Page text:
Listwise frameworks for ranking and rank aggregation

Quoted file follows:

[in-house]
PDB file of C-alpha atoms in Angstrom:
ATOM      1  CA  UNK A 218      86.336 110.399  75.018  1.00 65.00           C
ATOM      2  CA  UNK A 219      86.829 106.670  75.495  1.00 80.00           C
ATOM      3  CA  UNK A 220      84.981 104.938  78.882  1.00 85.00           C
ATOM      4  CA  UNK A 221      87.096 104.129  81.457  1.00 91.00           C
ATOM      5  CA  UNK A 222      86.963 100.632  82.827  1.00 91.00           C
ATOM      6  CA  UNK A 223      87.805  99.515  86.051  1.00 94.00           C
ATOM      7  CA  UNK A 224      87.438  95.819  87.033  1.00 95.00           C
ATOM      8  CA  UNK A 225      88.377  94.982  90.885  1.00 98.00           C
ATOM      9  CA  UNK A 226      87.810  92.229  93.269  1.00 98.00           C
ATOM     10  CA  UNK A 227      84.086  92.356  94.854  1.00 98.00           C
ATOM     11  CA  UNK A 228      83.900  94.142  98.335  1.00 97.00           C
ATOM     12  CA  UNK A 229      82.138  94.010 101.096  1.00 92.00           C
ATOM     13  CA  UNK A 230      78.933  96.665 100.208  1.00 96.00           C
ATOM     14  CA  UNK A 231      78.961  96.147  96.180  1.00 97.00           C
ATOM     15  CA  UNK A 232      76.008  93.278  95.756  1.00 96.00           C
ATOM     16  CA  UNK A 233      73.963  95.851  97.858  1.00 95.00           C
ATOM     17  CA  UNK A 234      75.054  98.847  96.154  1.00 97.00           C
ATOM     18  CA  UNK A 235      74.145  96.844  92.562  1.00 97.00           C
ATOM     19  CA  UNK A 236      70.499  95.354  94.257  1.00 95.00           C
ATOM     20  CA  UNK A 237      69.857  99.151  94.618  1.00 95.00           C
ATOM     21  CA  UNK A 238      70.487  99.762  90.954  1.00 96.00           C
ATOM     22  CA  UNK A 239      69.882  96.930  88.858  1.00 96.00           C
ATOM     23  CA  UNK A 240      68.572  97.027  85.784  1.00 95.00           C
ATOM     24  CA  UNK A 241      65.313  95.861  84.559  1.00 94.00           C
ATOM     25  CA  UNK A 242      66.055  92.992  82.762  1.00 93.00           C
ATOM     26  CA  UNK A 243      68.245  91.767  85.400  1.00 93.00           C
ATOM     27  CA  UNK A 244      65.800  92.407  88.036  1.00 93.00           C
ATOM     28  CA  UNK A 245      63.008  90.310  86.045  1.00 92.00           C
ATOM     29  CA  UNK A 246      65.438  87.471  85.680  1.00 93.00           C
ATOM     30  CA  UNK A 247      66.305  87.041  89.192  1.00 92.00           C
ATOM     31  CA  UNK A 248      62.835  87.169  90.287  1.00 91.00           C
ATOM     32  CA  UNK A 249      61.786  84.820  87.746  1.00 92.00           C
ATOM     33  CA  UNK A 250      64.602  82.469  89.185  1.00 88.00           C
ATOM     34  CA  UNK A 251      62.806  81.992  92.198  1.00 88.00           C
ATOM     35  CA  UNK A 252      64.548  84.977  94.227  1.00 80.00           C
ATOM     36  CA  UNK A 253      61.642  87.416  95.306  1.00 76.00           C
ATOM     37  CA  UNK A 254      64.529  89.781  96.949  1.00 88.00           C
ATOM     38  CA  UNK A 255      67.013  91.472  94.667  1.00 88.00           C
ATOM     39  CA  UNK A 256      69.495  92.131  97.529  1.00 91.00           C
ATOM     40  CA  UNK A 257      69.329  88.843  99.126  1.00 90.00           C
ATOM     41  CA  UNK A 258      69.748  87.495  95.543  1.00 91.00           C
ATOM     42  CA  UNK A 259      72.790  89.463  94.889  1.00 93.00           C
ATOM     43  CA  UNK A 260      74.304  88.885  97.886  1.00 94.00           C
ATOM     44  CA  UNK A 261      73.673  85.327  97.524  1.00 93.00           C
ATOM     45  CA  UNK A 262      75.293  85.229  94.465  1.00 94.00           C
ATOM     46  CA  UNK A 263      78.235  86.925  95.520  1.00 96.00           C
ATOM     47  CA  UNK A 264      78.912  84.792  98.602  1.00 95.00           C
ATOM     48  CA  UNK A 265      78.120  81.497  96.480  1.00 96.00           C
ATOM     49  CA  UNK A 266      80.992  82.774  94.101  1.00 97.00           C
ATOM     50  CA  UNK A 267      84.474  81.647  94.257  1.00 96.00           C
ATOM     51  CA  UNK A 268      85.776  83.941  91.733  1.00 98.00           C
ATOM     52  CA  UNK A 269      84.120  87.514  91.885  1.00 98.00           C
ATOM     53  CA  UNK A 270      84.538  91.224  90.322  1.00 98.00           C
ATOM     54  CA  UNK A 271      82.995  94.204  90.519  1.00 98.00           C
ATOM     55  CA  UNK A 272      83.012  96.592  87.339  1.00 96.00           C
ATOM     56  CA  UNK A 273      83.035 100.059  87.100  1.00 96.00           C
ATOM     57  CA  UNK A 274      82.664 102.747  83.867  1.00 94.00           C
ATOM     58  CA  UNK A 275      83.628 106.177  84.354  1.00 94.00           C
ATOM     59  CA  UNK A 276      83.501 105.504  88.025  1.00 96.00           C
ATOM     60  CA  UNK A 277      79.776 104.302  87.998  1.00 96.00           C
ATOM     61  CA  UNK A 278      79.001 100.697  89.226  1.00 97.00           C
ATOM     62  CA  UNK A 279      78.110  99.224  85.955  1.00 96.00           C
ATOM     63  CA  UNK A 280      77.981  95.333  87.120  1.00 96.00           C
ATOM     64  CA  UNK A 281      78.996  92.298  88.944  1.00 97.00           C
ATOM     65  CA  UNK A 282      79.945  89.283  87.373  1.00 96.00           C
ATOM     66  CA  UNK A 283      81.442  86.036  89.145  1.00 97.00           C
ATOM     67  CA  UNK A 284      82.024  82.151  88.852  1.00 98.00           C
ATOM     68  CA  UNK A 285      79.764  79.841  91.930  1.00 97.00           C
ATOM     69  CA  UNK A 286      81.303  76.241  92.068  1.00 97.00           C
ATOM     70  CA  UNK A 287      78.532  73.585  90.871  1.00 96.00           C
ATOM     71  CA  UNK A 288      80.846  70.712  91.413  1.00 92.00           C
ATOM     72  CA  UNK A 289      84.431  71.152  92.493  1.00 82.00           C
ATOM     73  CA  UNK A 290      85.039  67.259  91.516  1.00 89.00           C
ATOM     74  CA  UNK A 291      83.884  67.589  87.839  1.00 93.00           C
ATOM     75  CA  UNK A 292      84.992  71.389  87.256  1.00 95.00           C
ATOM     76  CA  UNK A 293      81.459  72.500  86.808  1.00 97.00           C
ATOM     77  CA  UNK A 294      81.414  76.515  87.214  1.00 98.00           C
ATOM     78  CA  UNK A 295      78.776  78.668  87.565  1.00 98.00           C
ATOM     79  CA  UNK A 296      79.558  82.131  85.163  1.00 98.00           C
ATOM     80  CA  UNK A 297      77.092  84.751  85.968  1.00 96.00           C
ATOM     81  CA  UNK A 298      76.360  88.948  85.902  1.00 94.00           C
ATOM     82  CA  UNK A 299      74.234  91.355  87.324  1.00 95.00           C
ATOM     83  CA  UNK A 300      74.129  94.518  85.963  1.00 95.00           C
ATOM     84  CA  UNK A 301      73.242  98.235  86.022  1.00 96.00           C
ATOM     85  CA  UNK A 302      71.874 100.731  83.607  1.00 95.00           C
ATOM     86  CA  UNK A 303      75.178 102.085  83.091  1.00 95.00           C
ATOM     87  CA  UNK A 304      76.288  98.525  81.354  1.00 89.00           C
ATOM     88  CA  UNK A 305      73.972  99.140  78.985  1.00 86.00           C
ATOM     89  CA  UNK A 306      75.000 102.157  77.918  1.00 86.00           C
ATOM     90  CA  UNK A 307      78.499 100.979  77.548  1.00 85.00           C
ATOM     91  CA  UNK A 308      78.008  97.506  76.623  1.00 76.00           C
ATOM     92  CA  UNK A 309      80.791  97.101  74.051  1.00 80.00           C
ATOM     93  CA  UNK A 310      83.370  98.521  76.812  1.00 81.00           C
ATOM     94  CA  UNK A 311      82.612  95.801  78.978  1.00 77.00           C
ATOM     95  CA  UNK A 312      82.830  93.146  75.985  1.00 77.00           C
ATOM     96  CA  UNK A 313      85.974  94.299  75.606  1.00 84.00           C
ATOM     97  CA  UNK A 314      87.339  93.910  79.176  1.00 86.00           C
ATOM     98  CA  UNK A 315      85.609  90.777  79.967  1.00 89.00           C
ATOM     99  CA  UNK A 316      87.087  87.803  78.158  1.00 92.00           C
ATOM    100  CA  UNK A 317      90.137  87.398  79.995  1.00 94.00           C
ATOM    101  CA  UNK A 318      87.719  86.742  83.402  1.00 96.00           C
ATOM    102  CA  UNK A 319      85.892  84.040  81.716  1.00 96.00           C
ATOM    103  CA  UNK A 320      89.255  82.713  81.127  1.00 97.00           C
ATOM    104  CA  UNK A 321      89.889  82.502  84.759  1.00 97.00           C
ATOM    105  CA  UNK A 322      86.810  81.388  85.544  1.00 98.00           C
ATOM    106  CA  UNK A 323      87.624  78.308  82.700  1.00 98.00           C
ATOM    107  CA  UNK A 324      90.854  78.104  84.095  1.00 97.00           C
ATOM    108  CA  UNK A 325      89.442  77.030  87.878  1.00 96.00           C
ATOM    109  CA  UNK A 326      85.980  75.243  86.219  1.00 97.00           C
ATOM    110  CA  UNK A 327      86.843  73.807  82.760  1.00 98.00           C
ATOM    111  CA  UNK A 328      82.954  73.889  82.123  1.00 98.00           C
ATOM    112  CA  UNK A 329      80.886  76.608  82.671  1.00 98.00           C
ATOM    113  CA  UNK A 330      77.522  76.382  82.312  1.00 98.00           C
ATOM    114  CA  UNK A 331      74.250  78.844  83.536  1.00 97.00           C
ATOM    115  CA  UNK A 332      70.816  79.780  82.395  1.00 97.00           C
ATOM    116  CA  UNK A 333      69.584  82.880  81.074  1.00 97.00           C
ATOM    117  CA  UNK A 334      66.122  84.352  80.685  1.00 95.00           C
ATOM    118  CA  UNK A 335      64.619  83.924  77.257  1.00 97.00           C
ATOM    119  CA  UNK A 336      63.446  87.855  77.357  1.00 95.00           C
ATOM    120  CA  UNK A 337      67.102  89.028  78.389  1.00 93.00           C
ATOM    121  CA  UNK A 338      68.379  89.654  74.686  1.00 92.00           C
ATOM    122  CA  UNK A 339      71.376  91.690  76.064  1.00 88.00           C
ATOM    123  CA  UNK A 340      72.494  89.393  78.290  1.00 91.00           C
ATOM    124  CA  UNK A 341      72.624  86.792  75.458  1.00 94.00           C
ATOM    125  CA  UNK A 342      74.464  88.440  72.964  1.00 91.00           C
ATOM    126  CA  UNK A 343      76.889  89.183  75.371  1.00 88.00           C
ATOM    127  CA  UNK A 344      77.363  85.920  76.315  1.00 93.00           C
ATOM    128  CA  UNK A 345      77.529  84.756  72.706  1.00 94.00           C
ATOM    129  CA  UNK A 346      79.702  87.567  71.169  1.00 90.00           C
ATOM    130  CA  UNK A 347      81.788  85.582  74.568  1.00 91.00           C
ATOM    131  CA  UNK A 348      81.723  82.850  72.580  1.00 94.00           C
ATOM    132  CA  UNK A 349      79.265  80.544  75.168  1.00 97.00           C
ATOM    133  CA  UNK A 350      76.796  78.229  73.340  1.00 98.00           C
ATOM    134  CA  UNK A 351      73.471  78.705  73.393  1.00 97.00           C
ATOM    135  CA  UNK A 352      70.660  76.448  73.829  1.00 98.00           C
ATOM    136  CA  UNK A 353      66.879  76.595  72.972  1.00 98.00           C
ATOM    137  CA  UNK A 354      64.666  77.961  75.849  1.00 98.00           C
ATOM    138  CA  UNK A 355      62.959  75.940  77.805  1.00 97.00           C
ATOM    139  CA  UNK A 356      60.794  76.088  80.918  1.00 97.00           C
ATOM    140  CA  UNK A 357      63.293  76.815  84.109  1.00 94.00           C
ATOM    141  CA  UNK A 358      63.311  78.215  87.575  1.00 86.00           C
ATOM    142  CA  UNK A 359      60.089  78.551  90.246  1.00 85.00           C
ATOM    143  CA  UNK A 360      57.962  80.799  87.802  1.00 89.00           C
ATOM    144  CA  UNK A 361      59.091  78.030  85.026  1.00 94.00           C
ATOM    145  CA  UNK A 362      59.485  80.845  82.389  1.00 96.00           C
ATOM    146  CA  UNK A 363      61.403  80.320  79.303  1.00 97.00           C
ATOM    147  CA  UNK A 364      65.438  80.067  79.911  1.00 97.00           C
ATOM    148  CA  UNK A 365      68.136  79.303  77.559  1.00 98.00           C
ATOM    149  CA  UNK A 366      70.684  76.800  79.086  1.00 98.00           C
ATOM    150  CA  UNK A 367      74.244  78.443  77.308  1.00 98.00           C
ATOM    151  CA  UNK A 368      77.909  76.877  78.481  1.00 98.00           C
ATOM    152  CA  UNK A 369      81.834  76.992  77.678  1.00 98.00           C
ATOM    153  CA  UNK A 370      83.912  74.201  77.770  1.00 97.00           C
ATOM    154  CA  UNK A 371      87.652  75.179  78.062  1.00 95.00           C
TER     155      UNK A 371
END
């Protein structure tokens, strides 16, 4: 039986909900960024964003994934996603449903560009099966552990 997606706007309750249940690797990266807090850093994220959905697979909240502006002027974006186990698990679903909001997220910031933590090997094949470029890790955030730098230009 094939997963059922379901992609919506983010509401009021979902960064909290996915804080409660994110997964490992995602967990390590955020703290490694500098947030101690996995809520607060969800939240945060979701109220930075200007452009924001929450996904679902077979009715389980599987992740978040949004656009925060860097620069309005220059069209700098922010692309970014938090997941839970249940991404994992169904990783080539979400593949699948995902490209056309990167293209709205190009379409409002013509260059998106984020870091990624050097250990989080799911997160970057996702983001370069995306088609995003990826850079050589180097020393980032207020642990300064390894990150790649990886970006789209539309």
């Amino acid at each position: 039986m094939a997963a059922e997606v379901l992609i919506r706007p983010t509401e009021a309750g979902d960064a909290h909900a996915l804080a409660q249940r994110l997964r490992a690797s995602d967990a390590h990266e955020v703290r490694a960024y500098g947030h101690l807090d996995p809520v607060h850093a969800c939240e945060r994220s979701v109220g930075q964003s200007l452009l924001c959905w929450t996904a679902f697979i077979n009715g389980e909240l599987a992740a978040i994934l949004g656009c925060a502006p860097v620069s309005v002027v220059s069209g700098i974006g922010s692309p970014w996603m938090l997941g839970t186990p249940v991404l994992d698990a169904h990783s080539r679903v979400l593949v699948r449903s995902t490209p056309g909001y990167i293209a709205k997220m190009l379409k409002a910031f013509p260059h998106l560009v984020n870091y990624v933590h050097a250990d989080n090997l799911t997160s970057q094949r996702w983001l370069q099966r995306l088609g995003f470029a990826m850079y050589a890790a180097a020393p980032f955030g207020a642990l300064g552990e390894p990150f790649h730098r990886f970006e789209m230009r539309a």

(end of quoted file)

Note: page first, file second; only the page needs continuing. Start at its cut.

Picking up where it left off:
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The goal in Learning to Rank (LETOR) is to learn to order a novel set of items, given training data comprising sets of items and their orderings. There are three important problems in LETOR: capturing individual item relevance, using item interaction information to diversify rankings and aggregating ranked lists. The first has been the subject of considerable recent work; this dissertation contributes to the latter two. LETOR is a key component in Information Retrieval (IR) systems. IR approaches first select relevant items using naïve but scalable strategies, then apply sophisticated LETOR algorithms to re-rank them before user presentation. Most existing LETOR approaches assign scores to each item independently of the other retrieved items and simply rank them according to these scores. These methods are described as listwise in the literature but we finesse these as pointwise ranking functions being used with listwise losses. However sophisticated such an approach may be, it can never hope to diversify rankings if it does not take interactions between items into account at test time. Our contributions are as follows: we introduce listwise ranking functions (LRFs) and a corresponding representation theorem. Then, we discuss a listwise boosting procedure for combining LRFs, and analyze boostability, weak-learnability in this context. Motivated by empirical concerns, we introduce and address the problem of learning a "best" surrogate function from among those consistent with an underlying metric, i.e. one most suited to the data distribution. We study fundamental limitations of unsupervised rank aggregation procedures by connecting them to impossibility results in social choice theory, namely Arrow's theorem, and consider relaxed variants of social choice axioms. Towards the aim of modeling ranking and diversity in a flexible manner, we study how to handle ranking factors in Graphical Models and test these ideas empirically in an oceanographic float-tracking problem setting which requires ranking as a key component. The ideas presented in this dissertation are supported by experiments primarily on MSLETOR datasets; we conclude with thoughts on the limitations of these datasets for learning LRFs and propose directions for the future.